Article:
‘I Keep Wondering Why They Want To Kill Me’: Jacqueline Church Simonds, Nevada
In 2010, Simonds began having bizarre, scary health episodes. She was hospitalized for five days but lacked insurance; she and her husband ran their own business, and his pre-existing conditions made him uninsurable. She was able to negotiate down the $42,000 bill, but she still needed her parents’ help to pay the remaining $18,900.
The following year, she became sick again. Her surgeon told her she needed a couple of feet of her colon removed or she would die. When she told the medical staff she simply wasn’t able to pay for such an operation, they informed her about the Affordable Care Act. She signed up for coverage and had the operation. To this day, she remains sick, recently receiving the diagnosis of Crohn’s disease. And she suspects she will need more operations.
I keep wondering why they want to kill me.
Why are rich people so much more important than I am that their tax cuts are more important than my health? How can people vote to “improve” healthcare, but make themselves immune from the effects? So, you want to know how I feel about AHCA? I am thoroughly, implacably angry.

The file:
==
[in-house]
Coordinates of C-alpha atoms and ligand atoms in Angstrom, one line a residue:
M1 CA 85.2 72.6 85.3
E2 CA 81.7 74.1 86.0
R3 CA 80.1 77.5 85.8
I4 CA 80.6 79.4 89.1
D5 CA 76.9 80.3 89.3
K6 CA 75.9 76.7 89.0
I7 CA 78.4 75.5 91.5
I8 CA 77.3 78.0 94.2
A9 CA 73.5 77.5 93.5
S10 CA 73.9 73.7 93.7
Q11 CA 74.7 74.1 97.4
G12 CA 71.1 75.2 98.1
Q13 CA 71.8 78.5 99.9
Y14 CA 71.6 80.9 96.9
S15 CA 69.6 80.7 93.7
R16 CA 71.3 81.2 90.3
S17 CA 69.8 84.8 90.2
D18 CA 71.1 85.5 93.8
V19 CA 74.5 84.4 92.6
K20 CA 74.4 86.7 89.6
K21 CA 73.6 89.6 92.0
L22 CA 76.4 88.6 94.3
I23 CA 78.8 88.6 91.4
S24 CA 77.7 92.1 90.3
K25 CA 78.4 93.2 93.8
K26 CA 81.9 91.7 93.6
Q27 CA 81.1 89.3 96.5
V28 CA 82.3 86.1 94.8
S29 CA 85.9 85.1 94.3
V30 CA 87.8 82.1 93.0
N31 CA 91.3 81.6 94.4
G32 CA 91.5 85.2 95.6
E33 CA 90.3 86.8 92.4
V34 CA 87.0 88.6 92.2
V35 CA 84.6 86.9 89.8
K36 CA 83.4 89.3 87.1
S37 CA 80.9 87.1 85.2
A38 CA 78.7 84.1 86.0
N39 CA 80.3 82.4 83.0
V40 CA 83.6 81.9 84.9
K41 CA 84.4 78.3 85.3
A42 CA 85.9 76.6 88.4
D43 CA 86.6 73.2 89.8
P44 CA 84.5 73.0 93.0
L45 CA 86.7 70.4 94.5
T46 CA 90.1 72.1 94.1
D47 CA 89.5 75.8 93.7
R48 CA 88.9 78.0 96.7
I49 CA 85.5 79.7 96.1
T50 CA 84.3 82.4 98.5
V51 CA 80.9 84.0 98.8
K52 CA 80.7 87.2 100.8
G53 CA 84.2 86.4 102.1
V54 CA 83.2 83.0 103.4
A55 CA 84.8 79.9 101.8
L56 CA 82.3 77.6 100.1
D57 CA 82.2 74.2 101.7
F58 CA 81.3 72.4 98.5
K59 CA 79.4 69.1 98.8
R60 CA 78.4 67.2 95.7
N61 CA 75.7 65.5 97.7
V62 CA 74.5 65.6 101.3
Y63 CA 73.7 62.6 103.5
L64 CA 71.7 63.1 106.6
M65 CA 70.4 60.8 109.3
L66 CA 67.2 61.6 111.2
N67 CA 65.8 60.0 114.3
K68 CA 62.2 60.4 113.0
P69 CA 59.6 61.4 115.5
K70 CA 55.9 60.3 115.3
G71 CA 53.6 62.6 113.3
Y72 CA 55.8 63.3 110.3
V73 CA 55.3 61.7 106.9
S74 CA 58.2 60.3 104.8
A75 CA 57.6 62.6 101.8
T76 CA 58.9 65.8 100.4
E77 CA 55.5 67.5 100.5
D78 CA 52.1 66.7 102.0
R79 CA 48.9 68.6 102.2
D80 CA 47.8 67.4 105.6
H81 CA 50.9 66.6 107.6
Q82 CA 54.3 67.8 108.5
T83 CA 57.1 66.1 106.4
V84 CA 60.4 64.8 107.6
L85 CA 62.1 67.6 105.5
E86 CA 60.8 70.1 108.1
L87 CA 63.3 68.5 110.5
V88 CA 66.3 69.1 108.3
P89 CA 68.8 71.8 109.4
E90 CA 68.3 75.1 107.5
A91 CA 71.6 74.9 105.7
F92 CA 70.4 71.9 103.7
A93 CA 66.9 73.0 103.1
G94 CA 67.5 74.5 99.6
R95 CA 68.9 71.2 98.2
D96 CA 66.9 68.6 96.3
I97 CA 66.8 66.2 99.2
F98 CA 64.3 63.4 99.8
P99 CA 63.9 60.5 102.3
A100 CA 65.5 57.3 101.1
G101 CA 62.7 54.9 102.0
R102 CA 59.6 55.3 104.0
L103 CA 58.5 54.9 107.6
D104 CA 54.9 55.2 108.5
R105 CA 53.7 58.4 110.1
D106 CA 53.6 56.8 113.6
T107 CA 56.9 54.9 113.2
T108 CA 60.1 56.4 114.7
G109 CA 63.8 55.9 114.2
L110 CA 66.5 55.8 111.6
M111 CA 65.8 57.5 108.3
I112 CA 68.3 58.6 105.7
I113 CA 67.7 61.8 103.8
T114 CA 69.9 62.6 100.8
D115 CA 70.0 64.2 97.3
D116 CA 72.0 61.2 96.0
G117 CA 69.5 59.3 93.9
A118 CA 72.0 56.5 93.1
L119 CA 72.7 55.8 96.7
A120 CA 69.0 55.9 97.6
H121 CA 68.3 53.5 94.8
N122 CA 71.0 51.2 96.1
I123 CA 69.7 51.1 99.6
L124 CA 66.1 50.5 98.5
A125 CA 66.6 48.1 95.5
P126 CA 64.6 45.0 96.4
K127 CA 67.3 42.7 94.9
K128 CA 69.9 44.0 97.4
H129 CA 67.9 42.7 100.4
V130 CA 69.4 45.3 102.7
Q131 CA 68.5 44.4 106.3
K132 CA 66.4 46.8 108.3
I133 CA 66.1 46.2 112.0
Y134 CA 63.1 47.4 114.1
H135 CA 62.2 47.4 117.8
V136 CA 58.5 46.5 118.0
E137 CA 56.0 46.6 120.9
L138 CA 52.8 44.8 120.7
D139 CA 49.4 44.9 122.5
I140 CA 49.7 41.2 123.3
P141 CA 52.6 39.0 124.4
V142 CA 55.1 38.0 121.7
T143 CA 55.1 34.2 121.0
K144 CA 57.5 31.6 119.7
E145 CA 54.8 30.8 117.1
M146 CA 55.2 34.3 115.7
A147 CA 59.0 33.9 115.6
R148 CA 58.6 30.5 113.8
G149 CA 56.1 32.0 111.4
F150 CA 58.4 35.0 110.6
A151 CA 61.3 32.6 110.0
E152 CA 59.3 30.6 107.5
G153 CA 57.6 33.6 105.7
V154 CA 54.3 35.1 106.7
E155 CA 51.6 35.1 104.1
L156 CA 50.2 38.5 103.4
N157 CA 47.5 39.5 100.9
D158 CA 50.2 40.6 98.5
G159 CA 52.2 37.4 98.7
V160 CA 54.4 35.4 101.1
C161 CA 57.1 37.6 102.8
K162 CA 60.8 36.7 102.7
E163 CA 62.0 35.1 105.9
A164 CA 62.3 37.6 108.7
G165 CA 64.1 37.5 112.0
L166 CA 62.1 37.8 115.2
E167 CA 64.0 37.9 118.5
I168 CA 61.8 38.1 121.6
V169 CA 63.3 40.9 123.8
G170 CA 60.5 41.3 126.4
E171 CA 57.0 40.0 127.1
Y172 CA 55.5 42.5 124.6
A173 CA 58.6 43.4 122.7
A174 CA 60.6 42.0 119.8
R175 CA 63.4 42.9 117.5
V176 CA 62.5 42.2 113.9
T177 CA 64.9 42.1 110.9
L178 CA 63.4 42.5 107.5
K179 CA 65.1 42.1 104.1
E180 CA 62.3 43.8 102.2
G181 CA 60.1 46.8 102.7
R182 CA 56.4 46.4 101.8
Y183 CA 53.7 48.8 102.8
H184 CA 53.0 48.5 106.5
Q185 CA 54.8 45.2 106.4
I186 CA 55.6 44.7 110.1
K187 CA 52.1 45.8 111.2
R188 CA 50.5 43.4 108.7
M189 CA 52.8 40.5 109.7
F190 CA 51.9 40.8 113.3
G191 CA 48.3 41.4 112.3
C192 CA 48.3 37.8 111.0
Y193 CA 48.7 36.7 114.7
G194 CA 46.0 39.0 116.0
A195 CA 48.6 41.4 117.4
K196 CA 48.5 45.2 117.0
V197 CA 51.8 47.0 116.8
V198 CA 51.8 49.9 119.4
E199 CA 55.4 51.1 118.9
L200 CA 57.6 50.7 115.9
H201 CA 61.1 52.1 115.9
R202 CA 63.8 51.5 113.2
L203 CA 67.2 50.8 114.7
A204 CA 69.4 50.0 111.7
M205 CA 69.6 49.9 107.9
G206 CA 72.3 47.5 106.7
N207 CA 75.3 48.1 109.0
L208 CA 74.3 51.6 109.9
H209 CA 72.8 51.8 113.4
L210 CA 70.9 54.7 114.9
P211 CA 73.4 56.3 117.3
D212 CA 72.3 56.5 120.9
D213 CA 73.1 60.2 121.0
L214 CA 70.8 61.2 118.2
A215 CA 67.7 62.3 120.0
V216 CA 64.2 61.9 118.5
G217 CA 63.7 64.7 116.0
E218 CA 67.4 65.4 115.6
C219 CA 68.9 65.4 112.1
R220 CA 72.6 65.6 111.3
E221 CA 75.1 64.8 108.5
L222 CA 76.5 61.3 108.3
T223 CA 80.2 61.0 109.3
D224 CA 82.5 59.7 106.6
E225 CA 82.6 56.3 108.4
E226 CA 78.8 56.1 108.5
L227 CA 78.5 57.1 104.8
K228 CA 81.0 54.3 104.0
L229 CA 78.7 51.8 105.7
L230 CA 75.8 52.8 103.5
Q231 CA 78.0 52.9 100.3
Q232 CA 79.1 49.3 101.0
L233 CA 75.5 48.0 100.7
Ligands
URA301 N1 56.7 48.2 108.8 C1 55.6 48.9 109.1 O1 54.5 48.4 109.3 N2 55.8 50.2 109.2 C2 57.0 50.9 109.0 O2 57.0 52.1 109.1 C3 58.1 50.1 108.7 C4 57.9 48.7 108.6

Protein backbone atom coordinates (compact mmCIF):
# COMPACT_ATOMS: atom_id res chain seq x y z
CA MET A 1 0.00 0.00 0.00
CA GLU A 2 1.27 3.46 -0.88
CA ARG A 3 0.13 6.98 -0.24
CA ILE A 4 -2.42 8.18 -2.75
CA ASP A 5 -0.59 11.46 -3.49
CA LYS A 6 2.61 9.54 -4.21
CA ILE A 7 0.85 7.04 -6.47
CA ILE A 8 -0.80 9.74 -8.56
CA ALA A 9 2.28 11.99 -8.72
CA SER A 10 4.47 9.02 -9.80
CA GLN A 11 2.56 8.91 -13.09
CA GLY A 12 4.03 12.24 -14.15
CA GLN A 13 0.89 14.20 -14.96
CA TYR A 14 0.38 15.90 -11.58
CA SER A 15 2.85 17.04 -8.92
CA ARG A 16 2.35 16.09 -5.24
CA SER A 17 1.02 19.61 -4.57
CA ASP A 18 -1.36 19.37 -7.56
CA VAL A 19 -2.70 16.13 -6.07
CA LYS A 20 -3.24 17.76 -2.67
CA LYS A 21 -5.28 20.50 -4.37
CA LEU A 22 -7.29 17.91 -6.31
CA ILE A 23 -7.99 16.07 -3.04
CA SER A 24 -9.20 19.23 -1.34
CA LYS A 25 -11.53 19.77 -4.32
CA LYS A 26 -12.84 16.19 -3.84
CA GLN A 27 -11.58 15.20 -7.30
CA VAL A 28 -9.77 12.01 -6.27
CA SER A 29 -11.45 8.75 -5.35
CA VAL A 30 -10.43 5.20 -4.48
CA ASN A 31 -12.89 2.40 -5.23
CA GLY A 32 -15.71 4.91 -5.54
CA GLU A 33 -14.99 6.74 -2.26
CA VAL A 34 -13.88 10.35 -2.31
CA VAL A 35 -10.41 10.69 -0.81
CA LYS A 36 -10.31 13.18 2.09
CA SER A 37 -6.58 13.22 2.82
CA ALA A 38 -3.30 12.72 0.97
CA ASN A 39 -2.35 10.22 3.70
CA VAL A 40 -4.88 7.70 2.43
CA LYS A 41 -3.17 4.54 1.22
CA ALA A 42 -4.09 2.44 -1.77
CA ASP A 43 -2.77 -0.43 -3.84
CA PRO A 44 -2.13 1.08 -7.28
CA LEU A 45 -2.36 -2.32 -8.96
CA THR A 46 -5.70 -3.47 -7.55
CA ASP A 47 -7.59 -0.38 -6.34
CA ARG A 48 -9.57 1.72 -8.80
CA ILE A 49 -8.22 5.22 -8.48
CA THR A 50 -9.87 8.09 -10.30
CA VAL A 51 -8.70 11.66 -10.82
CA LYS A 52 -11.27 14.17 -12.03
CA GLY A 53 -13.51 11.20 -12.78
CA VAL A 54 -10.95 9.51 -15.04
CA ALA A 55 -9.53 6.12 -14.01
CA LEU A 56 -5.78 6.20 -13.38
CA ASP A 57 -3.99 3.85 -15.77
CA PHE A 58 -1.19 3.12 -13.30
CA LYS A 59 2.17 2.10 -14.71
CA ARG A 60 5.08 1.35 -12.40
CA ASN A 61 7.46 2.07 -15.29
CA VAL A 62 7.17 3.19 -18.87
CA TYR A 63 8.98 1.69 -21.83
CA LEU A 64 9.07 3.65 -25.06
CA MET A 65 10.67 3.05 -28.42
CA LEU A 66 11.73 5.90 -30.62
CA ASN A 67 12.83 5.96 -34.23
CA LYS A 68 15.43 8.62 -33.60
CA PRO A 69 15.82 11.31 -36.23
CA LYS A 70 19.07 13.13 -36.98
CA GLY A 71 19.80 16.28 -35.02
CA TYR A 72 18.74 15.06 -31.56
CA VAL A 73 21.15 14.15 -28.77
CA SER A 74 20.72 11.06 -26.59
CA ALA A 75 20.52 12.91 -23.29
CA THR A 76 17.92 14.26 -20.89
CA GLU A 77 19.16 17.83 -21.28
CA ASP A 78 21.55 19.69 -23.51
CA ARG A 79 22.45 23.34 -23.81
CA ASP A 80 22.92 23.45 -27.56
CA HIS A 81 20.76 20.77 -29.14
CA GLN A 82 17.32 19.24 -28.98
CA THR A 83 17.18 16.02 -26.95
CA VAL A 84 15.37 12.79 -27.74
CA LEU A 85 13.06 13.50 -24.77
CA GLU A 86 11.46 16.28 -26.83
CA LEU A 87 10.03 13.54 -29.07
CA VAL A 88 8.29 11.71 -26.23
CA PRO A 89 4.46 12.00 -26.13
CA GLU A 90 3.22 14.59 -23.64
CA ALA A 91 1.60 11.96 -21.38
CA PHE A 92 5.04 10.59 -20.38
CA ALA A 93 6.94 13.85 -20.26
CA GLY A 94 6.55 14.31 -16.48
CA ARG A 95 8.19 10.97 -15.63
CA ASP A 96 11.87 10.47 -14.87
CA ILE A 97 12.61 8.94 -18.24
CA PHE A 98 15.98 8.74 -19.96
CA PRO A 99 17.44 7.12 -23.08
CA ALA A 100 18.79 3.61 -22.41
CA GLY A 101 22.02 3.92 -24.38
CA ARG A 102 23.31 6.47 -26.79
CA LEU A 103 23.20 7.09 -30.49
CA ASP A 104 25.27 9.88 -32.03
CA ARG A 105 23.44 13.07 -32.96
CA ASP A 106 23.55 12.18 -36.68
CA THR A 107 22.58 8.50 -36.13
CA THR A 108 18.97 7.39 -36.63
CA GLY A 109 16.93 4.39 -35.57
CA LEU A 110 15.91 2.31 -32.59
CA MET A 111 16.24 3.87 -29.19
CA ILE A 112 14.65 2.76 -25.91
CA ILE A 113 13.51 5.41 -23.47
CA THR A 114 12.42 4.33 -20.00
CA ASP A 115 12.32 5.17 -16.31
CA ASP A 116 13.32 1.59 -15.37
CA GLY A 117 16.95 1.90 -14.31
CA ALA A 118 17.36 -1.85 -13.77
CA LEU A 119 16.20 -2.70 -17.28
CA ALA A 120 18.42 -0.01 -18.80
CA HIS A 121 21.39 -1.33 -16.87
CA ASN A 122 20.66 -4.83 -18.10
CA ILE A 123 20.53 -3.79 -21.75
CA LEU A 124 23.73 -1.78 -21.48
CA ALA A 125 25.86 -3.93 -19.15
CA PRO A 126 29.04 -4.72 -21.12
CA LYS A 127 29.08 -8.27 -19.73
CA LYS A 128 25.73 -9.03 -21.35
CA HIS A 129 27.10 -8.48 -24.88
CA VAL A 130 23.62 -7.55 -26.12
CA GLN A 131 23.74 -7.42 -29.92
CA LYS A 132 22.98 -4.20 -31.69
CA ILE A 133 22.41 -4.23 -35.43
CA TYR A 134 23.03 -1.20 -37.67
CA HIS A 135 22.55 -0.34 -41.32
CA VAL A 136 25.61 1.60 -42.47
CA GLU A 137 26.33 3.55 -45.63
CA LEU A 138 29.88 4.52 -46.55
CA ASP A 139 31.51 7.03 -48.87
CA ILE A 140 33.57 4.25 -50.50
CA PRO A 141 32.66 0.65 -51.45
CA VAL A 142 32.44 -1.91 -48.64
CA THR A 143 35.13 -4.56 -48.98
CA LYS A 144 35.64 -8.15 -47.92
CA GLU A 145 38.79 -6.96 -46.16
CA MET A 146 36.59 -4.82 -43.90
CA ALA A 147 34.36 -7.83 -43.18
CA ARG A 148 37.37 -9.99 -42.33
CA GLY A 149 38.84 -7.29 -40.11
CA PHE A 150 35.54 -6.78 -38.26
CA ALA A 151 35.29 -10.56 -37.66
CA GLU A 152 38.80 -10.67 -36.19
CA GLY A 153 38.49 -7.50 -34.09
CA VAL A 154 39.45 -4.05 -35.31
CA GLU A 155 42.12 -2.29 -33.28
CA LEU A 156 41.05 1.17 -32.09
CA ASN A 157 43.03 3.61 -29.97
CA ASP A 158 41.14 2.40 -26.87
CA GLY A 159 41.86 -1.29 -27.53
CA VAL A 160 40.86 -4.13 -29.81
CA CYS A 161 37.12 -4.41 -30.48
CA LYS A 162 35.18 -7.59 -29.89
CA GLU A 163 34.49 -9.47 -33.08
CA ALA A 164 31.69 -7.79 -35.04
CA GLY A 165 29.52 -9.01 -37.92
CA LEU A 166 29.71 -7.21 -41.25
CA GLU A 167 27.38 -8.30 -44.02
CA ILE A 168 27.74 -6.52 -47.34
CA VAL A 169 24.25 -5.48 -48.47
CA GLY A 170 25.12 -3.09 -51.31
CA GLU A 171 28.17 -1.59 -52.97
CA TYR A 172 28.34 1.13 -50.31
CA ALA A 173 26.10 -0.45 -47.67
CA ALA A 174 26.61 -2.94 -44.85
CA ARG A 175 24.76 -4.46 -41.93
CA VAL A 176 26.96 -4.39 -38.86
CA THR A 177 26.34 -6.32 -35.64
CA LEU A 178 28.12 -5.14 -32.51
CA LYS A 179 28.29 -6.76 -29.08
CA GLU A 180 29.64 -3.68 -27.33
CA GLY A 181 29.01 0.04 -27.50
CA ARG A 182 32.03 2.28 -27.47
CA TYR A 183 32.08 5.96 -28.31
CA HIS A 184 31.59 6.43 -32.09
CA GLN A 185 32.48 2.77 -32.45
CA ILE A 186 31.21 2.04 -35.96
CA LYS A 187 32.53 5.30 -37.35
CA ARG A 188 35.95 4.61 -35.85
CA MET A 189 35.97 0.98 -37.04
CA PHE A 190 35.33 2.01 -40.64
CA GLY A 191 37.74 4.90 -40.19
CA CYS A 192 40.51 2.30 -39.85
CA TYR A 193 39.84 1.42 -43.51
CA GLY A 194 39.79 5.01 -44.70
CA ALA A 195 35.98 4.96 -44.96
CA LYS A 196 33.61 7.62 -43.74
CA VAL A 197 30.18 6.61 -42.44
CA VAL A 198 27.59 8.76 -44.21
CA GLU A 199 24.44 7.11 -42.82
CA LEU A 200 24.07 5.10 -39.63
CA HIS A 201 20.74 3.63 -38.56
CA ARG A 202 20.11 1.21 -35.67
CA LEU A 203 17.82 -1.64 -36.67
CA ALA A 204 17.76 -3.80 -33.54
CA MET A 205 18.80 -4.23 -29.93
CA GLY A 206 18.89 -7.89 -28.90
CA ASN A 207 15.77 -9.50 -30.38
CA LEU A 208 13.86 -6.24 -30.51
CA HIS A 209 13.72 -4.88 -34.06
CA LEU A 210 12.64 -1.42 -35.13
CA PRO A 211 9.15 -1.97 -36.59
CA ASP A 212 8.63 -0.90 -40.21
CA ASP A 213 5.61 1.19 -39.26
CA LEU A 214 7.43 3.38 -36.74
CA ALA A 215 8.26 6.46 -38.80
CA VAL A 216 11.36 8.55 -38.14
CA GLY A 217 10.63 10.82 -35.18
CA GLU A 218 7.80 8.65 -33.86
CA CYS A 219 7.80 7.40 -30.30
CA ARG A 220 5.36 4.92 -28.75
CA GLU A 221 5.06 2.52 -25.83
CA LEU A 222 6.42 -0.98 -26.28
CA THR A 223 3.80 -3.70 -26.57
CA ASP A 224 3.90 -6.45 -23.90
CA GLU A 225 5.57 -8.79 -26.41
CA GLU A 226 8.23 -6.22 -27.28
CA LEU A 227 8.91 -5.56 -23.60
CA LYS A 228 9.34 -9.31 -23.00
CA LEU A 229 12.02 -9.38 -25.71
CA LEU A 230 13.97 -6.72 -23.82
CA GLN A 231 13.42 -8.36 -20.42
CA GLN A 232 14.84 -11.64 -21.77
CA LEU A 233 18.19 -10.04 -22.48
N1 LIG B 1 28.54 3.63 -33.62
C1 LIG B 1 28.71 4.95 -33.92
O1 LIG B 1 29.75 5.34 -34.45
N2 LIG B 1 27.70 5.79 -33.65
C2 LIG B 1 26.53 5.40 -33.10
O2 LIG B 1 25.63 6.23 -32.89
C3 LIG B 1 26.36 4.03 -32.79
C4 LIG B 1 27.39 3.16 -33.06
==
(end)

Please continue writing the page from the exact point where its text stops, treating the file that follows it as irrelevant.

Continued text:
I would be out in the streets with a pitchfork and torch, if I felt well enough to leave the house (but I don’t). So I will sit here at my computer and figure out ways to get out the vote.
How Could Christians Do This?: Stacy Jarrell, Florida
“I’m somewhere between totally pissed off and sick to my stomach right now. And I’m scared,” Jarrell told HuffPost shortly after Thursday’s vote. She’s 54 and widowed and petrified about losing her health care. Years before, she said, a doctor misread a mammogram that allowed insurers to label her as having a pre-existing condition. Obamacare came along and gave her solace. She makes under $40,000 a year and gets a subsidy to help purchase insurance on the Obamacare exchange in her state.
As a Christian I can’t understand how these people that claim to follow Christ could support, let alone pass, a law that will kill people. While I believe in a separation of church and state, I also believe that as human beings, moral and ethical people need to take care of those that can’t take care of themselves.